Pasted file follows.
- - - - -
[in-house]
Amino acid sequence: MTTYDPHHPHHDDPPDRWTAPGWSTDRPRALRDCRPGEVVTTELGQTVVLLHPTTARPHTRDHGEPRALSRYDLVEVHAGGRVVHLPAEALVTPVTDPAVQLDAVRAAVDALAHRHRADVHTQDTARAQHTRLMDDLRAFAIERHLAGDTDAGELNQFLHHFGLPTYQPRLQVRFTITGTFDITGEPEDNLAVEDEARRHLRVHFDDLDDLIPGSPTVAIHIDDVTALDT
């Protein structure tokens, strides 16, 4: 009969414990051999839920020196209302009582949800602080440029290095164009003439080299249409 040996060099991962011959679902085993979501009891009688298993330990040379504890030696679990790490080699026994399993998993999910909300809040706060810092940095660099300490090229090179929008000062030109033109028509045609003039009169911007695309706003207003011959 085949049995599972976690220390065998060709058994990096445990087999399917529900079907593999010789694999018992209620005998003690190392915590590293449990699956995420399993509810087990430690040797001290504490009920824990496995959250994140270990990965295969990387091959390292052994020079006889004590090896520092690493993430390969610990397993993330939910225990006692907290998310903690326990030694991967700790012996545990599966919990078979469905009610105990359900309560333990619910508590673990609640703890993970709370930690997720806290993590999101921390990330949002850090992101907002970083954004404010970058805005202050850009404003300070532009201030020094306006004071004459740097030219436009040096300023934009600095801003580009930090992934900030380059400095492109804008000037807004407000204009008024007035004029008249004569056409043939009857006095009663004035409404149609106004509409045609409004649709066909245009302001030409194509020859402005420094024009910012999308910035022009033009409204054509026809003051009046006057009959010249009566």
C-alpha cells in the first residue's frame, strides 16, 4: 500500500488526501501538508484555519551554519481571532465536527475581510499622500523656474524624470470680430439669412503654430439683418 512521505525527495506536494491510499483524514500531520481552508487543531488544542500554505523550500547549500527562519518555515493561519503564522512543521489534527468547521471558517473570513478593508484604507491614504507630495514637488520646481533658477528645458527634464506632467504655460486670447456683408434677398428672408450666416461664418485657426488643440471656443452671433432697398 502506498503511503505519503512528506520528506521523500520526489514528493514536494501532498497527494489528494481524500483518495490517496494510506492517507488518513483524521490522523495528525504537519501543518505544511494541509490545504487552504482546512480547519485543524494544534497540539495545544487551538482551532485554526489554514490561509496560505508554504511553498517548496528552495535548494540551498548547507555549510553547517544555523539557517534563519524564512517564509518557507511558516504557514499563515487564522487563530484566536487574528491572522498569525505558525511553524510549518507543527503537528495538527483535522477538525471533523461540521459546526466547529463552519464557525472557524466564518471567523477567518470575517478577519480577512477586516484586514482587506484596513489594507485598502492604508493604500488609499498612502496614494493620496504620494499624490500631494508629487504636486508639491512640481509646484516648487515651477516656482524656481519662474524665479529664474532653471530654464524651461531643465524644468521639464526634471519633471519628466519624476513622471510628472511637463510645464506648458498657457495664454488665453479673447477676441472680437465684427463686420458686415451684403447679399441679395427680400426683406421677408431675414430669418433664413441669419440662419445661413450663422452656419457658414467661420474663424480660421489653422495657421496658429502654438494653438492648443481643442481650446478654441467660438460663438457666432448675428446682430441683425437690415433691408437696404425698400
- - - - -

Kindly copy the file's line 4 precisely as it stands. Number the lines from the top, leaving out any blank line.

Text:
C-alpha cells in the first residue's frame, strides 16, 4: 500500500488526501501538508484555519551554519481571532465536527475581510499622500523656474524624470470680430439669412503654430439683418 512521505525527495506536494491510499483524514500531520481552508487543531488544542500554505523550500547549500527562519518555515493561519503564522512543521489534527468547521471558517473570513478593508484604507491614504507630495514637488520646481533658477528645458527634464506632467504655460486670447456683408434677398428672408450666416461664418485657426488643440471656443452671433432697398 502506498503511503505519503512528506520528506521523500520526489514528493514536494501532498497527494489528494481524500483518495490517496494510506492517507488518513483524521490522523495528525504537519501543518505544511494541509490545504487552504482546512480547519485543524494544534497540539495545544487551538482551532485554526489554514490561509496560505508554504511553498517548496528552495535548494540551498548547507555549510553547517544555523539557517534563519524564512517564509518557507511558516504557514499563515487564522487563530484566536487574528491572522498569525505558525511553524510549518507543527503537528495538527483535522477538525471533523461540521459546526466547529463552519464557525472557524466564518471567523477567518470575517478577519480577512477586516484586514482587506484596513489594507485598502492604508493604500488609499498612502496614494493620496504620494499624490500631494508629487504636486508639491512640481509646484516648487515651477516656482524656481519662474524665479529664474532653471530654464524651461531643465524644468521639464526634471519633471519628466519624476513622471510628472511637463510645464506648458498657457495664454488665453479673447477676441472680437465684427463686420458686415451684403447679399441679395427680400426683406421677408431675414430669418433664413441669419440662419445661413450663422452656419457658414467661420474663424480660421489653422495657421496658429502654438494653438492648443481643442481650446478654441467660438460663438457666432448675428446682430441683425437690415433691408437696404425698400